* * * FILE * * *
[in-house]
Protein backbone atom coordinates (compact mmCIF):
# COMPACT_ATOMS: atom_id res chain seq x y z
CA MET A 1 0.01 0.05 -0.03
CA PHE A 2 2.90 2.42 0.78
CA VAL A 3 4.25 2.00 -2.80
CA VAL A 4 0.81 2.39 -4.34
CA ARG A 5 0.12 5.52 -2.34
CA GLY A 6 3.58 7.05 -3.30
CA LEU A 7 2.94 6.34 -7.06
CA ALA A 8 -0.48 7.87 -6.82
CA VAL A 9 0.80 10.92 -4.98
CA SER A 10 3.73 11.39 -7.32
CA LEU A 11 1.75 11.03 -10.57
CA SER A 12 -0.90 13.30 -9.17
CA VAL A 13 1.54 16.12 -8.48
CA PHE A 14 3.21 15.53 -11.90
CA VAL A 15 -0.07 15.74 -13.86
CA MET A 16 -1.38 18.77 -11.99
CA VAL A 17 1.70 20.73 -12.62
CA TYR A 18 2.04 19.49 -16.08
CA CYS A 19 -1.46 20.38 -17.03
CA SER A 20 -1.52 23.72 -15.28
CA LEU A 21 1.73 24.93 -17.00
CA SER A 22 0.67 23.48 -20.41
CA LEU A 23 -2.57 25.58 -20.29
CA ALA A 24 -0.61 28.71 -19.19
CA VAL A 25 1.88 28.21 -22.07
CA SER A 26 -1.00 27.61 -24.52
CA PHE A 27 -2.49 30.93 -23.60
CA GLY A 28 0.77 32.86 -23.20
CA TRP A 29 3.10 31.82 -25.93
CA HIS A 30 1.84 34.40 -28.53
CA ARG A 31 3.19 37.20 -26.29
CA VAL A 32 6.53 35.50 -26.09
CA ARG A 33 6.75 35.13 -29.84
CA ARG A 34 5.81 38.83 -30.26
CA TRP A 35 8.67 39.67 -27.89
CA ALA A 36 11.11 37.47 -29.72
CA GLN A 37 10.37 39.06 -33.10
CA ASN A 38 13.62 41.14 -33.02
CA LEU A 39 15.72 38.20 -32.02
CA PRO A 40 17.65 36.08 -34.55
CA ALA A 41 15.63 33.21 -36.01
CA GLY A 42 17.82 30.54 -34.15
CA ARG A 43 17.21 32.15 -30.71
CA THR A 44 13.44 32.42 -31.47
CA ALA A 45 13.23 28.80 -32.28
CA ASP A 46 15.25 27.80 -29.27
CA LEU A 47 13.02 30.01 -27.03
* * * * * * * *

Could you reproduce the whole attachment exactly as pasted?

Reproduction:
[in-house]
Protein backbone atom coordinates (compact mmCIF):
# COMPACT_ATOMS: atom_id res chain seq x y z
CA MET A 1 0.01 0.05 -0.03
CA PHE A 2 2.90 2.42 0.78
CA VAL A 3 4.25 2.00 -2.80
CA VAL A 4 0.81 2.39 -4.34
CA ARG A 5 0.12 5.52 -2.34
CA GLY A 6 3.58 7.05 -3.30
CA LEU A 7 2.94 6.34 -7.06
CA ALA A 8 -0.48 7.87 -6.82
CA VAL A 9 0.80 10.92 -4.98
CA SER A 10 3.73 11.39 -7.32
CA LEU A 11 1.75 11.03 -10.57
CA SER A 12 -0.90 13.30 -9.17
CA VAL A 13 1.54 16.12 -8.48
CA PHE A 14 3.21 15.53 -11.90
CA VAL A 15 -0.07 15.74 -13.86
CA MET A 16 -1.38 18.77 -11.99
CA VAL A 17 1.70 20.73 -12.62
CA TYR A 18 2.04 19.49 -16.08
CA CYS A 19 -1.46 20.38 -17.03
CA SER A 20 -1.52 23.72 -15.28
CA LEU A 21 1.73 24.93 -17.00
CA SER A 22 0.67 23.48 -20.41
CA LEU A 23 -2.57 25.58 -20.29
CA ALA A 24 -0.61 28.71 -19.19
CA VAL A 25 1.88 28.21 -22.07
CA SER A 26 -1.00 27.61 -24.52
CA PHE A 27 -2.49 30.93 -23.60
CA GLY A 28 0.77 32.86 -23.20
CA TRP A 29 3.10 31.82 -25.93
CA HIS A 30 1.84 34.40 -28.53
CA ARG A 31 3.19 37.20 -26.29
CA VAL A 32 6.53 35.50 -26.09
CA ARG A 33 6.75 35.13 -29.84
CA ARG A 34 5.81 38.83 -30.26
CA TRP A 35 8.67 39.67 -27.89
CA ALA A 36 11.11 37.47 -29.72
CA GLN A 37 10.37 39.06 -33.10
CA ASN A 38 13.62 41.14 -33.02
CA LEU A 39 15.72 38.20 -32.02
CA PRO A 40 17.65 36.08 -34.55
CA ALA A 41 15.63 33.21 -36.01
CA GLY A 42 17.82 30.54 -34.15
CA ARG A 43 17.21 32.15 -30.71
CA THR A 44 13.44 32.42 -31.47
CA ALA A 45 13.23 28.80 -32.28
CA ASP A 46 15.25 27.80 -29.27
CA LEU A 47 13.02 30.01 -27.03